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Cremation: One way to bring a beloved pet ‘home’

I can always find my beloved pets in my heart, but having their cremains on a shelf in the living room makes me feel like they are still here with me.

The boxes and urns have become the physical presence of the companions I loved and lost. Stopping to look at each one may make the tears fall, but it more often stirs good memories.

The first pet I had cremated was my wonderful Booker, a German shepherd I adopted as a puppy from a shelter. When he was about 10 years old, he was diagnosed with cancer and stopped eating.  I agonized about the euthanasia process, but it ended up going calmly and quickly.

Then I was asked what I planned to do with his body. I hadn’t even thought about that.

I learned that I could take his body home to bury in my yard since I lived in a rural area, but if I had lived in a municipality, I’d have to check local codes. I also could have him cremated. The choices were a private cremation, in which he alone would be cremated and his cremains returned to me; individual cremation, in which several pets are cremated together, but kept separate in the chamber, and his cremains returned to me; or group cremation, in which he would be cremated with other pets and their cremains buried together. I wanted him back.

Over the years, as each of my pets has reached that final stage, I’ve scheduled private cremation. Each has been taken to Forrest Run Pet Cremation and Memorial Tribute Center in Sherwood, Wisconsin, which began in 1984 and is used by many area veterinary practices.

Maybe it’s odd, but I almost count the hours until each pet has returned. Although it’s only what remains of their physical selves, to me, they are home again.

Cremation has grown more popular with pet owners, says Forrest Run’s owner and director, Pat Fahrenkrug, who also is a funeral home director.

“It has a lot to do with personal preference,” he says. “There’s been an increase in cremation on the human side, and that has carried over to the pet world in the last few years.”

Cremation is more economical than burial, Fahrenkrug says. Burial services at Forrest Run start at about $400, but their most expensive cremation is probably half that, he says. The cost is partially determined by the pet’s size and the type of cremation. At Forrest Run, the remains from group cremations are buried in the Companion Garden in its cemetery.

It is also a good choice for pet owners who are increasingly mobile. Many pet owners choose not to inter a pet at home or a local pet cemetery if they plan to eventually move from the area.

Crematories are chambers in which temperatures reach 1,600–1,700 degrees Fahrenheit to evaporate or burn away organic material and reduce the body to its skeletal remains. The bones are then processed to create the gray, coarse, sand-like material called “cremains.”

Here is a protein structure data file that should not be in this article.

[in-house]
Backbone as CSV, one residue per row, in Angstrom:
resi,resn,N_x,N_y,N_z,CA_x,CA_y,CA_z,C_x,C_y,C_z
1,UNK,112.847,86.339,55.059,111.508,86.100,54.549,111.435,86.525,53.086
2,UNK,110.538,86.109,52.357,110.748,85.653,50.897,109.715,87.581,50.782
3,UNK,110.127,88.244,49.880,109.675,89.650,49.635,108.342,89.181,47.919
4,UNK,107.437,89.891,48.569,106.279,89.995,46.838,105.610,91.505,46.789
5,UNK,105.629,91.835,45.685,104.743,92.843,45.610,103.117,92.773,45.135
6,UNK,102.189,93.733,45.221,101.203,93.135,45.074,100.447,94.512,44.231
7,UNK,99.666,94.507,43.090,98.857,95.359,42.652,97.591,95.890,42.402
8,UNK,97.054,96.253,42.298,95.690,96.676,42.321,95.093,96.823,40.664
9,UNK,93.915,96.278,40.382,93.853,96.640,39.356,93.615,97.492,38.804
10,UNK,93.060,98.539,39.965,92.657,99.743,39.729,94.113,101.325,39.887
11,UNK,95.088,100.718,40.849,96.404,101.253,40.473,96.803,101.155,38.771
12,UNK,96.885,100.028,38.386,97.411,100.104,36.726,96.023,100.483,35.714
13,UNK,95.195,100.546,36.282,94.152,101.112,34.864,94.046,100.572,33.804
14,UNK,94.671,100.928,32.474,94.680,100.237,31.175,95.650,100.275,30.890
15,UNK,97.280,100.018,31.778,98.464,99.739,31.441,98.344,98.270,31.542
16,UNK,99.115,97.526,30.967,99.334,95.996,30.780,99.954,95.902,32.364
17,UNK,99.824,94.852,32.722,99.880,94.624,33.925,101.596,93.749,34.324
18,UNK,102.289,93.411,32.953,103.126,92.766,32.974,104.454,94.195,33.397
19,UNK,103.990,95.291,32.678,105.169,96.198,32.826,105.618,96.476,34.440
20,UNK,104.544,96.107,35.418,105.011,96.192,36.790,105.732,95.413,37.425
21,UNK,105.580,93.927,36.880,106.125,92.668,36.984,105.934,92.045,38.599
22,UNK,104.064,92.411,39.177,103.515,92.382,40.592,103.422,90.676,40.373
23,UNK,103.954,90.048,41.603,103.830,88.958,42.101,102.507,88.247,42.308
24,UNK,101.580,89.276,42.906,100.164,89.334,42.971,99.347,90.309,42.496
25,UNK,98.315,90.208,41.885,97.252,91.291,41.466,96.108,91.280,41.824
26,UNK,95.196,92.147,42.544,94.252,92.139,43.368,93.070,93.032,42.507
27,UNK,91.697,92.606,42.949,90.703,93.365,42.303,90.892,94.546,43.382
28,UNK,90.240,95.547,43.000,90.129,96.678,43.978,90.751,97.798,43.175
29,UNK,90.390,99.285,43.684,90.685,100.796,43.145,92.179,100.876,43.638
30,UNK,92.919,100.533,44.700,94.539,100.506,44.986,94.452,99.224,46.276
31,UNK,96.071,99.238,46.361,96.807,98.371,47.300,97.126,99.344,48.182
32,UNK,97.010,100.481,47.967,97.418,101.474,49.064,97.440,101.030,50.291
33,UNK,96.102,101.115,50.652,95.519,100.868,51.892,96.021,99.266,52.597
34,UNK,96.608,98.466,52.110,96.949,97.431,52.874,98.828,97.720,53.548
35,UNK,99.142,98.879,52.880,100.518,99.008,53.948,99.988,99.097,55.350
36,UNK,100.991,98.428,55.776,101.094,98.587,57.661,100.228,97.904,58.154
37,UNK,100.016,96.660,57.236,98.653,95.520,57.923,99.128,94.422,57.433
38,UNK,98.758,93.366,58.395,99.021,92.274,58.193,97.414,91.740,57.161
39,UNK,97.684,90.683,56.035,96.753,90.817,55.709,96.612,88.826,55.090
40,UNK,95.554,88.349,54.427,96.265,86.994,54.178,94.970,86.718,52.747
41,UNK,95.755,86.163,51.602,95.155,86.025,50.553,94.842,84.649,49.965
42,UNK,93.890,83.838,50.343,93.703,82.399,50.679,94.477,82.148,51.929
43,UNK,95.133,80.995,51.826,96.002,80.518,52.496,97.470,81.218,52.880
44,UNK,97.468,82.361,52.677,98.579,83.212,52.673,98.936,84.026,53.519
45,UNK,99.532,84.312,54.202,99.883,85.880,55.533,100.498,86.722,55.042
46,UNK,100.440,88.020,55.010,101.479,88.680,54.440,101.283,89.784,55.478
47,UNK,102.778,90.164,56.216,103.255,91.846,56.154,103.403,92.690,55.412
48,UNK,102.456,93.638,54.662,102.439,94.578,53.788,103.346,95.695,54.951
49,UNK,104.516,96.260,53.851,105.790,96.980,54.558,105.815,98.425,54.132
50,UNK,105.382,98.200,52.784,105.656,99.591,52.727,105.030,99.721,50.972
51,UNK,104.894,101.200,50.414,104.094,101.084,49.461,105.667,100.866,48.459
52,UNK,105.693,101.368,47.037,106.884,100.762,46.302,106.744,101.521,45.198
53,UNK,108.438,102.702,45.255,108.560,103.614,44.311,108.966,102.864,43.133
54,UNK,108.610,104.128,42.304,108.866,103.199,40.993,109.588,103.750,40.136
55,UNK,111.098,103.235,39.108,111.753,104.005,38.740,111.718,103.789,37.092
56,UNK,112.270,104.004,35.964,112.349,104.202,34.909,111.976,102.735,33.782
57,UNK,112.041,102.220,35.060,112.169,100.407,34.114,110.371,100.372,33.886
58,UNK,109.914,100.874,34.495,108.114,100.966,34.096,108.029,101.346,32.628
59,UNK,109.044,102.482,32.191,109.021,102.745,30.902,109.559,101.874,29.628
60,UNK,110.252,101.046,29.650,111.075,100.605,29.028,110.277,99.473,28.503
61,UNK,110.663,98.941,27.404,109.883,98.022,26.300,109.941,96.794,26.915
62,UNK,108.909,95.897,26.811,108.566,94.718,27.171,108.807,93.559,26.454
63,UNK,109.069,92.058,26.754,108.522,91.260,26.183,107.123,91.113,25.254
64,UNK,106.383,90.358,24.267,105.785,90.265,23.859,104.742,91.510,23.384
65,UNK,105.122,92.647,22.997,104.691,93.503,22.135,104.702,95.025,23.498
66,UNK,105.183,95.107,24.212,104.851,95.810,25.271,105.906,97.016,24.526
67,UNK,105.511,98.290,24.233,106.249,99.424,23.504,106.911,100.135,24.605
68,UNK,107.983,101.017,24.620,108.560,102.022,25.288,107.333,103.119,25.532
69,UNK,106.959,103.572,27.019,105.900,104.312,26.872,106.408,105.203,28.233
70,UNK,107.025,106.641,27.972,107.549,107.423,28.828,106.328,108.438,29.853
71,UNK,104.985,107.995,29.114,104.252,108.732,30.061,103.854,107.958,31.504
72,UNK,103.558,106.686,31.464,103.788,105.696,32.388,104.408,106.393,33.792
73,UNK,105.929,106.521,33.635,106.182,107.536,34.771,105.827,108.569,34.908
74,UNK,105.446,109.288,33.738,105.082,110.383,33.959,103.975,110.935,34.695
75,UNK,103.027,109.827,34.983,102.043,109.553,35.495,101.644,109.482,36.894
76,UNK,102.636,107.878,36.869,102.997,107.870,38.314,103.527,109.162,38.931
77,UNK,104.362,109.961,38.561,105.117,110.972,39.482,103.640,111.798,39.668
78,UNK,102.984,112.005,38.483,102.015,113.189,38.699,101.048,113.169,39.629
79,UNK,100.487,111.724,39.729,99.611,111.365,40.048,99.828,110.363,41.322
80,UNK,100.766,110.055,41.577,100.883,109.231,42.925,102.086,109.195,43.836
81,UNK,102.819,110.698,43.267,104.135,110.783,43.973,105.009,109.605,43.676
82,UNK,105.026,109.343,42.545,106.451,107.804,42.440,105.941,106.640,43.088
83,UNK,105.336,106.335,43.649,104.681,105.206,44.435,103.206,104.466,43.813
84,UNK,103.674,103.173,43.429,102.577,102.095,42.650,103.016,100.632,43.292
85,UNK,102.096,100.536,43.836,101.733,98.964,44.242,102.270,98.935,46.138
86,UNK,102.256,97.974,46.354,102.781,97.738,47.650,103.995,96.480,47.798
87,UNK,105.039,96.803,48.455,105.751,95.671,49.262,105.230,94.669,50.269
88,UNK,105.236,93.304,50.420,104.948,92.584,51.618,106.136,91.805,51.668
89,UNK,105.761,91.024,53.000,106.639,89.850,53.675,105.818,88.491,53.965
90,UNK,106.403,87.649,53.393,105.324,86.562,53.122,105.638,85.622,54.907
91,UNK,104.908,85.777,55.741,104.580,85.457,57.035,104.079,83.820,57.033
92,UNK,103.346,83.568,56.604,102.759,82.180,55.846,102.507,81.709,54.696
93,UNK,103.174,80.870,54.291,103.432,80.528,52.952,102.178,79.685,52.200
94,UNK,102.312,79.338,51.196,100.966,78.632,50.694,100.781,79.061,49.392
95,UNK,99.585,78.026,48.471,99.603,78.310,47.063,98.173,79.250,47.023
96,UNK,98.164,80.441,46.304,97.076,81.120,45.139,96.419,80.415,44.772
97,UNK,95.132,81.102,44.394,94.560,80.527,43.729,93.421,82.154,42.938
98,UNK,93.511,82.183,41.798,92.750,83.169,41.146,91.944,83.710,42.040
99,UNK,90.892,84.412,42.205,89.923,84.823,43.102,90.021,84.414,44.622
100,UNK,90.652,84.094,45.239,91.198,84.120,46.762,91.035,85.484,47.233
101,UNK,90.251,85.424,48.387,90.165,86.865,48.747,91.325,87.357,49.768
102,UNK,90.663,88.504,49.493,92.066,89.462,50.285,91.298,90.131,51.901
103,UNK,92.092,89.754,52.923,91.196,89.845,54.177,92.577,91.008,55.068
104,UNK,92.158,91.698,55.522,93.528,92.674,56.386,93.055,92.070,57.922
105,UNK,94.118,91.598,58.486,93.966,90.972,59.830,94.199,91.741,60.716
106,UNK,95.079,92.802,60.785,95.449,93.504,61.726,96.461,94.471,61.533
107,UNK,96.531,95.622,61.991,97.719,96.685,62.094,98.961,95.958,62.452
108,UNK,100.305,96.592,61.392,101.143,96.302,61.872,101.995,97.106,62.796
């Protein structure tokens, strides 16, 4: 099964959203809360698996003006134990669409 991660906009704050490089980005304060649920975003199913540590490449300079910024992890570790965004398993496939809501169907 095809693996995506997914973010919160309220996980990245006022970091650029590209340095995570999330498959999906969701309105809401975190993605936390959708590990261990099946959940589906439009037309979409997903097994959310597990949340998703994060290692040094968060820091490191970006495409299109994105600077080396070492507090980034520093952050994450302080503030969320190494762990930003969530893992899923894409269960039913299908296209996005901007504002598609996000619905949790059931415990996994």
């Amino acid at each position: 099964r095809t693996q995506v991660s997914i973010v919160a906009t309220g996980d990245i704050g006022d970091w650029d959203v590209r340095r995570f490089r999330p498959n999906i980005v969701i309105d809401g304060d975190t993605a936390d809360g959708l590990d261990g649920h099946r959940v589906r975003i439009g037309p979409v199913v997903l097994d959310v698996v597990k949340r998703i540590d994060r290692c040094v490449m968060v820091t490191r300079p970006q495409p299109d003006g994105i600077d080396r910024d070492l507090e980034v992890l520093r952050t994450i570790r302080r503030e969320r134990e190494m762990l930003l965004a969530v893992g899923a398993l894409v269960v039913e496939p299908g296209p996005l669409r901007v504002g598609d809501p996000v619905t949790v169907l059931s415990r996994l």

The volume of these cremains depends more on the pet’s body type than weight. For example, the cremains for an overweight pet and a lean pet with a similar body type will likely have the same volume, as it is only the body’s framework that remains, not the body itself.

Cats and dogs are the most typically cremated pets, but pocket pets, among others, are now also getting this final farewell. Cremations of gerbils and hamsters can be particularly touching, says Fahrenkrug, since parents often bring children who are having their first experience with death. They may hold a small memorial service or offer prayers for their lost one.

Trusting that you will get your own pet’s cremains back can be a big concern. So, how can pet owners be assured that a cremation business in their area is legitimate?

“The best thing [to do] is to ask questions of the owner,” Fahrenkrug says. “We have an open door policy. People can visit the entire facility, and even choose to witness [their pet’s] cremation. If the business you choose doesn’t seem open, I’m not saying they are doing anything wrong, but I would be a bit more skeptical.”

When pets are cremated, pet owners still place cremains in urns and other containers, but the new trend right now is jewelry, says Fahrenkrug. Some of the cremains may be placed into a locket or a glass-blown pendant. Glass ornaments, handcrafted beads, paperweights, and more are also being created using cremains.

For others, cremains may end up being scattered along a pet’s favorite trail, under his favorite tree, in a garden, or throughout hunting grounds he traversed. Pet owners can even arrange to have their pets’ cremains mixed with theirs to be buried or scattered together at their favorite spot. 

Maureen Blaney Flietner is an award-winning freelance writer, professional photographer, and artist who has been happy to enjoy the companionship of several horses, dogs, and cats over many years.


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